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CHAPTER 24 COUNSELING WOMEN

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  1. CHAPTER 24 COUNSELING WOMEN

  2. Statistics on Women • According to the U.S. Census 2010, there were 156,964,211 women in contrast to 151,781,326 men. • Women because of society’s patriarchal structure continue to face discrimination. • This chapter focuses on feminist issues. • Feminism refers to efforts directed toward gender equality on social, economic, political, and other fronts. • Feminist therapists believe that patriarchy contributes to women’s stress and psychological symptoms, so they focus on empowerment and strengths.

  3. Societal Pressures • Women are still expected to be caregivers and are still evaluated by physical beauty. • Many women are employed outside the home and now see marriage as an option. • Women continue to be treated as sexual objects. • There is still pressure for women to be thin, which can lead to self-esteem issues and disordered eating. • Women are often socialized to meet the needs of others and take on the roles of nurture and caregiver.

  4. Discrimination, Harassment and Victimization • Women continue to face sexism in professional settings. • Sexual harassment continues to be prevalent. • Sexual victimization and intimate partner violence disproportionately affect women.

  5. Educational Barriers • Girls are underrepresented in math and science; female students receive less attention and encouragement; female students may be sexually harassed. • Young women are penalized for speaking out.

  6. Economic and Employment Barriers • Women continue to face barriers in many career tracks—especially math and science. • Stereotypes against women inhibit their performance. • Women also continue to earn only about 77% of what men earn. • If a woman behaves in a task-oriented style, she may not be as likable. • Women continue to be overrepresented in lower wage jobs (e.g., cashier, secretary, nurses aide, and teaching). • Women leaders confront divergent expectations (e.g. assertive versus demure). • Barriers to corporate women’s advancement include tokenism, old boys network, and less effective mentoring.

  7. Ageism • With the emphasis on youth and sexism, older women are viewed more negatively than older men. • Women increasingly outnumber men as they age (two men for every five women over the age of 75). • However, post menopausal women discuss feeling more independent and self-assured (especially among well-educated women). • Be aware of the various life transitions that older women go though and be prepared to provide support to them.

  8. Depression • Up to 7 million women currently have depression, which is twice the rate found in men. • Factors contributing to depression include poor socioeconomic status, unhealthy societal gender standards, and posttraumatic stress. • Deviation from beauty standards can lead to self-doubt and poor self-image. • Minority women face multiple discriminations that also contribute to depression.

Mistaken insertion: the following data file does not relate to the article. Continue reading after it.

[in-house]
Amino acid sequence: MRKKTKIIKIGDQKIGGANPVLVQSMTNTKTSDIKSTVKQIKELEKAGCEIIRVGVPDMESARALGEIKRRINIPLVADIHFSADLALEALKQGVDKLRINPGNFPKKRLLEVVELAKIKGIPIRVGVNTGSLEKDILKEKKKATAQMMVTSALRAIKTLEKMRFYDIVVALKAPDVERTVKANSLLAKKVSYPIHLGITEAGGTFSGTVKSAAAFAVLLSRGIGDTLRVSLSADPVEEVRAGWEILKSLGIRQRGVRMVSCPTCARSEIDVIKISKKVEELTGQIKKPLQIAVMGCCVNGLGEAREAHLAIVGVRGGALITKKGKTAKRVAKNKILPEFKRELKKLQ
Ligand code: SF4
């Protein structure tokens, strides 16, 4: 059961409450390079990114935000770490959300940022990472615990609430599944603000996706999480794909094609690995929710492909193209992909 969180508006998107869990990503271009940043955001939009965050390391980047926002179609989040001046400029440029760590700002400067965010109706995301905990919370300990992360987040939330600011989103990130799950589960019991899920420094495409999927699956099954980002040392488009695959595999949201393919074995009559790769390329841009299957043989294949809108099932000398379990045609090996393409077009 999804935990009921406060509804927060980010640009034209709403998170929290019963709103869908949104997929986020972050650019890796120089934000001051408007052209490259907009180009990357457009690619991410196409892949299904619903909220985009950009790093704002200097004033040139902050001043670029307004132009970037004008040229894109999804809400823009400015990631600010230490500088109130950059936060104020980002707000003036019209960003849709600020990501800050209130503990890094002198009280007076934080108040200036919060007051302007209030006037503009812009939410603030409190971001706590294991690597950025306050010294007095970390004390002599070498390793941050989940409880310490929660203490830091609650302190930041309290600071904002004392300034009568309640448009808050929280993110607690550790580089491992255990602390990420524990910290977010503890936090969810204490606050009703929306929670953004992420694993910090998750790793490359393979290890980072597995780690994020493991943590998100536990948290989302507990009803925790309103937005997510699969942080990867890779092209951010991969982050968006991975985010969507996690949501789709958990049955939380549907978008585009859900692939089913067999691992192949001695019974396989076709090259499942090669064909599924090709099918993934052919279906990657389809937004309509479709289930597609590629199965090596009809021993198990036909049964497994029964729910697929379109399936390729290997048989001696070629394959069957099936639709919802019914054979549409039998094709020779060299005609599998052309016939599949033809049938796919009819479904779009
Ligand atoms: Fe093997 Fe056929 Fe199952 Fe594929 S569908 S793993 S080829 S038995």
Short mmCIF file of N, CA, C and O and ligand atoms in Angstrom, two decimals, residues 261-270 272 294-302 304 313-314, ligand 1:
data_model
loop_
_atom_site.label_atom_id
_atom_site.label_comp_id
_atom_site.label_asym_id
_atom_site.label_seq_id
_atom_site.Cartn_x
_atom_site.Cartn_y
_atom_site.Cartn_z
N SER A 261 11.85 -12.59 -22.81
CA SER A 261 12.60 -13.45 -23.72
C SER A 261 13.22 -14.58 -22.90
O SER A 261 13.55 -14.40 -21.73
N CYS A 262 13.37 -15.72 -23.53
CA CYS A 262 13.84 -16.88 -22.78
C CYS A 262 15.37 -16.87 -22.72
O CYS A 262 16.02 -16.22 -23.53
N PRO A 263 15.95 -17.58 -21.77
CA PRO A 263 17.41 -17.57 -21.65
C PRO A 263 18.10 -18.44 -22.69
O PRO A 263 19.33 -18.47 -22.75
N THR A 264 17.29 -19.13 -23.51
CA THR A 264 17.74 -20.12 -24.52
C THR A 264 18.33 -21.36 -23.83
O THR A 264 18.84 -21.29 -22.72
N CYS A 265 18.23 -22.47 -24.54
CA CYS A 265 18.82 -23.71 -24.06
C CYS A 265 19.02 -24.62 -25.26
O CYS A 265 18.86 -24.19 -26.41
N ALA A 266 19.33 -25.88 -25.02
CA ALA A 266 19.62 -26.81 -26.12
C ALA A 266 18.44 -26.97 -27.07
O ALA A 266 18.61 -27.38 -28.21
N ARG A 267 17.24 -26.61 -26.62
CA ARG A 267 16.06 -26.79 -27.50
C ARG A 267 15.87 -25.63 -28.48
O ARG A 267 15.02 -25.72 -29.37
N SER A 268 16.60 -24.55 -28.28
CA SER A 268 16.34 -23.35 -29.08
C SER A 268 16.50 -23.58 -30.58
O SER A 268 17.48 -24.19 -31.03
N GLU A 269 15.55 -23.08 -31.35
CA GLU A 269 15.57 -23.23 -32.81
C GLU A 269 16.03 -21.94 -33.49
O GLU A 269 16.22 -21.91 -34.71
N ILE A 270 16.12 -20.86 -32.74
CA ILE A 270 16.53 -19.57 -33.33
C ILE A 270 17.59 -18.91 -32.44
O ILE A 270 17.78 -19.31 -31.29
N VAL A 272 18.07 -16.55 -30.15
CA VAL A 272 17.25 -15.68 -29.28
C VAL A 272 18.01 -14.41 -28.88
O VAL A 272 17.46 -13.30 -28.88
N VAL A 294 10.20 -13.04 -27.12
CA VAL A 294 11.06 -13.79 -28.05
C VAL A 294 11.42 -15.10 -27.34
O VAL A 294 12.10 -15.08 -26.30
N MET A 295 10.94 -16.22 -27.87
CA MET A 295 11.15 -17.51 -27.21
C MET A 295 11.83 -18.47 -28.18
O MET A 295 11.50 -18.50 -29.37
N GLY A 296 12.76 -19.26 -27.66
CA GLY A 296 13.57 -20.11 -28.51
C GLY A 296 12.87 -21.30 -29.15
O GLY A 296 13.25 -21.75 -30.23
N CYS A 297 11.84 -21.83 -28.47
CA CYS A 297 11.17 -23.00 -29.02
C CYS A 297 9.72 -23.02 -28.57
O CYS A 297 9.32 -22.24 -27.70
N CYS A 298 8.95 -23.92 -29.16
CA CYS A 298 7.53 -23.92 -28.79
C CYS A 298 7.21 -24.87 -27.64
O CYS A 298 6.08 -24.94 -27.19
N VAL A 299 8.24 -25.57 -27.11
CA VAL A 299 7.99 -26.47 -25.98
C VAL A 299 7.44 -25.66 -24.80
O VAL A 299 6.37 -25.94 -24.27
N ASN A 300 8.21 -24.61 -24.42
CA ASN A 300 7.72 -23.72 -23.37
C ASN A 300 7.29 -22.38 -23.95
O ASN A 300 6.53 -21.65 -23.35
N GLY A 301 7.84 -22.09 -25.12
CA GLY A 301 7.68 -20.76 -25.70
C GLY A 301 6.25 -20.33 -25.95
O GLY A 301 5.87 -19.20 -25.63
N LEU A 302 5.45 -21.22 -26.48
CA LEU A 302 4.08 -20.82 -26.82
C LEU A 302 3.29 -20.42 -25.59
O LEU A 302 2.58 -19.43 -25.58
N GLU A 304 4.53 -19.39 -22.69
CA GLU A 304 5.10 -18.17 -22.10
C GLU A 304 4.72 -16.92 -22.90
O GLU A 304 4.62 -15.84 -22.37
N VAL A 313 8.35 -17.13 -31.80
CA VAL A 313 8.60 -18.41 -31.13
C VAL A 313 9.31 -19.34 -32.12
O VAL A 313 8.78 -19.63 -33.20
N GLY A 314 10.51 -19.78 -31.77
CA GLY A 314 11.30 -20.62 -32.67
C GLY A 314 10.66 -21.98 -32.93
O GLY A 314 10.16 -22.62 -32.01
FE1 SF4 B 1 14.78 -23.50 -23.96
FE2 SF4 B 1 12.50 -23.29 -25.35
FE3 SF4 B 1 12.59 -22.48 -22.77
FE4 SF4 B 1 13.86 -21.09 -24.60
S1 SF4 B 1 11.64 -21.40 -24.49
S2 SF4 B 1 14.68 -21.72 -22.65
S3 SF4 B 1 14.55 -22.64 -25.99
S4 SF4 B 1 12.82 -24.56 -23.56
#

9. Gender Bias in Therapy • Assess your own biases in terms of what it means to be a woman. • Be aware that you may interrupt women in therapy. • Gender microaggresions can reduce the effectiveness of the working alliance and decrease empowerment. • Biases can exist in diagnosis (e.g., personality disorders such as borderline and histrionic). • Differentiate normal menstrual issues with premenstrual dysmorphic disorder. • Psychological theories are gender biased (e.g., enmeshment).

  10. Embracing Gender Strengths • Affliative qualities such as being concerned with relationships, sensitivity, and nurturance can be effective at maintaining effective interpersonal relationships. • Consensus building, teamwork, and cooperative efforts can help in the workplace.

  11. Implications for Clinical Practice • Possess up-to-date information regarding the biological, psychological, and sociological issues that impact women; for example, knowledge about menstruation, pregnancy, birth, infertility and miscarriage, gender roles and health, and discrimination, as well as their impact on women, is important. • Recognize that most counseling theories are male-centered and require modification when working with women; for example, cognitive approaches can focus on societal messages. • Attend workshops to explore gender-related factors in mental health and be knowledgeable about issues related to women.

  12. Implications for Clinical Practice • Maintain awareness of all forms of oppression and understand how they interact with sexism. • Employ skills that may be particularly appropriate for the needs of women, such as assertiveness training, gender role analysis, and consciousness-raising groups. • Assess sociocultural factors to determine their role in the presenting problem. • Help clients realize the impact of gender expectations and societal definitions of attractiveness on the mental health of women so that they do not engage in self-blame. • Be ready to take an advocacy role in initiating systems-level changes as they relate to sexism in education, business, and other endeavors. • Assess for the possible impact of abuse or violence in all women.